Although almost all bankruptcy cases are filed voluntarily by the debtor, the Bankruptcy Code also provides for the filing of an involuntary bankruptcy case against a person or business entity by creditors. The purpose of the filing of a petition for Involuntary bankruptcy case is usually as a means by creditors to collect on debts.

Appeals from the Bankruptcy Courts[edit]

United States District Court[edit]

The first level of appeal from a Bankruptcy Court is normally to the United States District Court for the same district of the bankruptcy court. Sometimes, appeals are allowed to be taken directly to the 11th Circuit Court of Appeals.

11th Circuit Court of Appeals[edit]

The 11th Circuit Court of Appeals hears appeals from the United States District Court. It also hears appeals directly from the bankruptcy court in certain circumstances. The 11th Circuit Court of Appeals is headquartered in Atlanta, Georgia, but has several local locations.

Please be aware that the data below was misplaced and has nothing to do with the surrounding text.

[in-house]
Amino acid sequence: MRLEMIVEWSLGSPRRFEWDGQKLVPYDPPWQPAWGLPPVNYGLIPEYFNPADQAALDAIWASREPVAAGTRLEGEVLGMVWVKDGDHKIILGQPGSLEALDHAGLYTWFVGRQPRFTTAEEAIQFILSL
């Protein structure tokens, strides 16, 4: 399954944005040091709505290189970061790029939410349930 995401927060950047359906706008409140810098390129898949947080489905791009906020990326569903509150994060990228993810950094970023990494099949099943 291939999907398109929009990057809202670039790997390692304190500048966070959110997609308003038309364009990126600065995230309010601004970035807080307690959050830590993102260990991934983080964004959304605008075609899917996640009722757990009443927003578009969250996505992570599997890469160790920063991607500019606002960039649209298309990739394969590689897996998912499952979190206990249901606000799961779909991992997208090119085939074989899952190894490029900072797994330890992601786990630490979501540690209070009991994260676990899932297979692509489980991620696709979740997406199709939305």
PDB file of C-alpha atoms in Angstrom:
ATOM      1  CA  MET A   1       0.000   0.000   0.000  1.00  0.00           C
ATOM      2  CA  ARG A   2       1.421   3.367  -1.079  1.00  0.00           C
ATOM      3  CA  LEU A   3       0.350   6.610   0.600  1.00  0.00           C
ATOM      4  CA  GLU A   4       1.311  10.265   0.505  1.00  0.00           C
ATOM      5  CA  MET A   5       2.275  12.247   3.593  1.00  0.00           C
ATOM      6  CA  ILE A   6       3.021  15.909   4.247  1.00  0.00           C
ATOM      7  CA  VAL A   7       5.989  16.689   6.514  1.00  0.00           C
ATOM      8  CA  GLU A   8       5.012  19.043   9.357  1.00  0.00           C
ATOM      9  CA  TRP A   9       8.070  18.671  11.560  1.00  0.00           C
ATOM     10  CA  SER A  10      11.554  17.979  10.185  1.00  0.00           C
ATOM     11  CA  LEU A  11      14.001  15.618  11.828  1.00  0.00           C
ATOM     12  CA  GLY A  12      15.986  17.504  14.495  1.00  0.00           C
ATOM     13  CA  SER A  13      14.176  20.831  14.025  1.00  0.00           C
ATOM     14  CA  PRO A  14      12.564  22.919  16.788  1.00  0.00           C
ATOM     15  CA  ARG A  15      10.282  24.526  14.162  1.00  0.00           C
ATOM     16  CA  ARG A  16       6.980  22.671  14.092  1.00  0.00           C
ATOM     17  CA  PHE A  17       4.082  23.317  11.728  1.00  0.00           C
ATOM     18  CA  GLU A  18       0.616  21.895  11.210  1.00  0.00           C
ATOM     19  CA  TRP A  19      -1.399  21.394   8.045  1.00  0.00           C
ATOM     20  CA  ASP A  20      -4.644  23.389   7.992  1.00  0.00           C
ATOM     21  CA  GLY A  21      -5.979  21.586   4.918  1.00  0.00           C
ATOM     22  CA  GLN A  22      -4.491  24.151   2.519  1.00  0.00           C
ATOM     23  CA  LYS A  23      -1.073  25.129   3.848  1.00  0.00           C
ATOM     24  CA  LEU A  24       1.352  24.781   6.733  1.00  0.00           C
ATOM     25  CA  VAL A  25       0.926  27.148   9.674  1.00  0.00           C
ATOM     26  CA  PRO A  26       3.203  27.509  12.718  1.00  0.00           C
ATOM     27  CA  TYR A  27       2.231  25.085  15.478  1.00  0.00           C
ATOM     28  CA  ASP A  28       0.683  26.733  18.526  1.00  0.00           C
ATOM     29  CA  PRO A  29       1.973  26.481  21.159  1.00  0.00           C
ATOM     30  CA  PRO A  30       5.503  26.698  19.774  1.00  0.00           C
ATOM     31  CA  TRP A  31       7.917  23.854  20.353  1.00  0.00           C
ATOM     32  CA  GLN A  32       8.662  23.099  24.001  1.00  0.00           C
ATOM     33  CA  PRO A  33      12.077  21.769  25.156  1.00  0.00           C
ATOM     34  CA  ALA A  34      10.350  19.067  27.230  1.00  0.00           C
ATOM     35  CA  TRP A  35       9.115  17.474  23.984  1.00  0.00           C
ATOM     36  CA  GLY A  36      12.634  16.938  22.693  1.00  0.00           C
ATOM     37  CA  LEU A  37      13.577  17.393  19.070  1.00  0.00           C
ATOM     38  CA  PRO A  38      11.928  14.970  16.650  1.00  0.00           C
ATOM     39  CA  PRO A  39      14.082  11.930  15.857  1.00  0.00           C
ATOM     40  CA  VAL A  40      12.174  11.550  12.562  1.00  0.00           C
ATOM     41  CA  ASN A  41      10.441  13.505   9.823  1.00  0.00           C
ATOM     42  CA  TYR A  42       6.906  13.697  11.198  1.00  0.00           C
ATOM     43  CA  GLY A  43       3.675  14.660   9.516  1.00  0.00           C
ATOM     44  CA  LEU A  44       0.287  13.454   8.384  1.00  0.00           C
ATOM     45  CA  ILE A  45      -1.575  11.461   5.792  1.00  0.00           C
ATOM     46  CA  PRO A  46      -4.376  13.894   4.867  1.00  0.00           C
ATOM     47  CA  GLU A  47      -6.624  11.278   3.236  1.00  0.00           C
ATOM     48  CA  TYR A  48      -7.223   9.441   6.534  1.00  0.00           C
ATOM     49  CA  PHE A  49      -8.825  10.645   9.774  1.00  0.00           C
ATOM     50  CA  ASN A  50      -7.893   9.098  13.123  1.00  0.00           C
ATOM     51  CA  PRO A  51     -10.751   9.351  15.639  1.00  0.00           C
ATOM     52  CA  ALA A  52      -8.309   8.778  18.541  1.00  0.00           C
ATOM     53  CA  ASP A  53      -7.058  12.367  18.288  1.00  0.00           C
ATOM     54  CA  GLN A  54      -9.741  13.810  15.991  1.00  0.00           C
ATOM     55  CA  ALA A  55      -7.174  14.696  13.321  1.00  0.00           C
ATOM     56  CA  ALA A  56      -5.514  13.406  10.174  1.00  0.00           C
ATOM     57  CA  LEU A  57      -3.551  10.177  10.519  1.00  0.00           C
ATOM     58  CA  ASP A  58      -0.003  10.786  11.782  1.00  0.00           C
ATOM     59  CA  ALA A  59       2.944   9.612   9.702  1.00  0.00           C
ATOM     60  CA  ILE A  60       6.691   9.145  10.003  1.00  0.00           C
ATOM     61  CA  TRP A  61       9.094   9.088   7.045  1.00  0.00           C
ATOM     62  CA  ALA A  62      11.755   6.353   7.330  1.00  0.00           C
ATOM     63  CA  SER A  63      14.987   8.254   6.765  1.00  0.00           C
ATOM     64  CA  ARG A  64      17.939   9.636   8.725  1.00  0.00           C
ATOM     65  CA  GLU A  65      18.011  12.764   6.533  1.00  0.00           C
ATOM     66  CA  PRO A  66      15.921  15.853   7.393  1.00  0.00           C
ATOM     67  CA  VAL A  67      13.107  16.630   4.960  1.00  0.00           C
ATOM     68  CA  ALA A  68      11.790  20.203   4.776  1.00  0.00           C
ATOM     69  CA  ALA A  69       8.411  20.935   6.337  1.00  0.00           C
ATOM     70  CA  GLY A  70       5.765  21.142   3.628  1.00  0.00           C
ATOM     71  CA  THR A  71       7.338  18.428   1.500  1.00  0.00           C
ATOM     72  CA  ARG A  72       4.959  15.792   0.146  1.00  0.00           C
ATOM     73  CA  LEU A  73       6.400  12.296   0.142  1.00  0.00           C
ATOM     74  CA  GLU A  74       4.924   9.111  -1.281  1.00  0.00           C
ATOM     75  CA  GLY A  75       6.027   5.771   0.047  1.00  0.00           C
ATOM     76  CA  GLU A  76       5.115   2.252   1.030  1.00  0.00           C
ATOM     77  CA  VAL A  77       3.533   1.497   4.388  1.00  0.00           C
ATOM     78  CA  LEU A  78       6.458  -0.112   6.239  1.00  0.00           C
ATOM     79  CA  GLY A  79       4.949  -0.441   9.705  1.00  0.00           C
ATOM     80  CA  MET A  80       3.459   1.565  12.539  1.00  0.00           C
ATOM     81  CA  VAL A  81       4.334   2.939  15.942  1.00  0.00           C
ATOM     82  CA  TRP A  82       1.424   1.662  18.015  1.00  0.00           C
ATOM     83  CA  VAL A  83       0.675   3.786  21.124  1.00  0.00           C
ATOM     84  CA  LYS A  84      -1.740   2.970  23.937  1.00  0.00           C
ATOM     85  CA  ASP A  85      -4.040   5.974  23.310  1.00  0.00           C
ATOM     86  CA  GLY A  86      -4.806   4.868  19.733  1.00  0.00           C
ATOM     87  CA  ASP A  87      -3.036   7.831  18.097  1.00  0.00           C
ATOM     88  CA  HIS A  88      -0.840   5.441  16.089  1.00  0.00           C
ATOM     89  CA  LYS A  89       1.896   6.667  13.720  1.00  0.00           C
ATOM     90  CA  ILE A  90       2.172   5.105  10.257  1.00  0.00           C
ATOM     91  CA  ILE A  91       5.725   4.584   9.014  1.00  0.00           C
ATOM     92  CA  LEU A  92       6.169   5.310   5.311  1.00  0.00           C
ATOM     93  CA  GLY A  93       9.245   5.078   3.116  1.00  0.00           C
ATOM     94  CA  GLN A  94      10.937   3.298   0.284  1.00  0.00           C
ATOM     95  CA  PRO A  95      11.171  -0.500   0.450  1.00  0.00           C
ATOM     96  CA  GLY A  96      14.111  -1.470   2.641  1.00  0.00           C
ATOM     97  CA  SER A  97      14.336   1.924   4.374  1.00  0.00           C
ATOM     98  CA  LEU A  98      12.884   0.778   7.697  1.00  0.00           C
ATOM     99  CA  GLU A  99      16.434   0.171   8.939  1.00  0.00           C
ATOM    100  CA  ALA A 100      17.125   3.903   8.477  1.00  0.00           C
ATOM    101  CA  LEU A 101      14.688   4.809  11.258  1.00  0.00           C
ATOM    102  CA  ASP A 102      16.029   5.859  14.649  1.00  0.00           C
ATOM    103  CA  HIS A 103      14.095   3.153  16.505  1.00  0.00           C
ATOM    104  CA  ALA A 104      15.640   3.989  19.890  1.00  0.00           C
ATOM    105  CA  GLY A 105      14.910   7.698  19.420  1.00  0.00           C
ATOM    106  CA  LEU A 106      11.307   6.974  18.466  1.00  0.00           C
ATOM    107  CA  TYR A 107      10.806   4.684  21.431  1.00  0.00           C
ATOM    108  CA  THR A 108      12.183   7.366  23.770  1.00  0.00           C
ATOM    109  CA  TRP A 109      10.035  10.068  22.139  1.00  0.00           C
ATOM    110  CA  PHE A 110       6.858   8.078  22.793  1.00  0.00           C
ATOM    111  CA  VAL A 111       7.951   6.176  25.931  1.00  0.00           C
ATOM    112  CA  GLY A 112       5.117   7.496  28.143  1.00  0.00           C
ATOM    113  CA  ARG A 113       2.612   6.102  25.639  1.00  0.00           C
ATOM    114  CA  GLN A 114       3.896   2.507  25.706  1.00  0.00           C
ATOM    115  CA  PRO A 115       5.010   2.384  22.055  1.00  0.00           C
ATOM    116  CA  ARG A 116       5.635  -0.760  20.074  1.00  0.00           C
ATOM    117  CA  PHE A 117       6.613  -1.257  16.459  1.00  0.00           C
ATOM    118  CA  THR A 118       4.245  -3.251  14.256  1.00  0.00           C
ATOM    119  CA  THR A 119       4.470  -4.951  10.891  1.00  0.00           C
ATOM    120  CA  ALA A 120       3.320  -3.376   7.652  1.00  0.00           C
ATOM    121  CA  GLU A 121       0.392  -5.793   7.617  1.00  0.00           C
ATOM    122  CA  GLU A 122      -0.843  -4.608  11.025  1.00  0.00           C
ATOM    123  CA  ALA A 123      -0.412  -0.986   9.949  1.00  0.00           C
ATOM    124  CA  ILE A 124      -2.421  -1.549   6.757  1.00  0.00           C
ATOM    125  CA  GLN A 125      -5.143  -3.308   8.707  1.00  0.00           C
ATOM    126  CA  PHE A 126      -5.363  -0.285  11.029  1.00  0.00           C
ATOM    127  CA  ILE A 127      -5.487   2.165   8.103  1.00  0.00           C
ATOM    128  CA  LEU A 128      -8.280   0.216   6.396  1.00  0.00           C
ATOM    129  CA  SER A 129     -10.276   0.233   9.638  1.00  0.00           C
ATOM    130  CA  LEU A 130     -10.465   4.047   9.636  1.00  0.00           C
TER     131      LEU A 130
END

United States Supreme Court[edit]

Appeals from the 11th Circuit Court of Appeals are taken to the United States Supreme Court in Washington, DC. Throughout the history of the bankruptcy laws in the United States, the U.S. Supreme Court has made very important decisions regarding the nature of the bankruptcy courts and other issues of bankruptcy law. Among the most extremely Important cases are Northern Pipeline v. Marathon Pipel Line[29] and Stern v. Marshall,.[30] These cases related to the power and jurisdiction of bankruptcy courts under article III[31] of the United States Constitution to render judgment in certain types of cases.

Other Chapters of the Bankruptcy Code[edit]

Chapter 12[edit]

Chapter 12 of the Bankruptcy Code provides for bankruptcy relief for family farmers and fisherman. Chapter 12 is somewhat of a hybrid of chapter 13 and chapter 11 bankruptcy. There are somewhat few chapter 13 cases filed in Florida, except in the Bankruptcy Courts for the Northern District of Florida.

Chapter 9[edit]

Chapter 9 of the Bankruptcy Code provides bankruptcy relief for certain types of governmental entities.

Chapter 15[edit]

Chapter 15 of the Bankruptcy Code provides for the coordination of bankruptcy cases in the United States with bankruptcy and insolvency cases filed in other countries.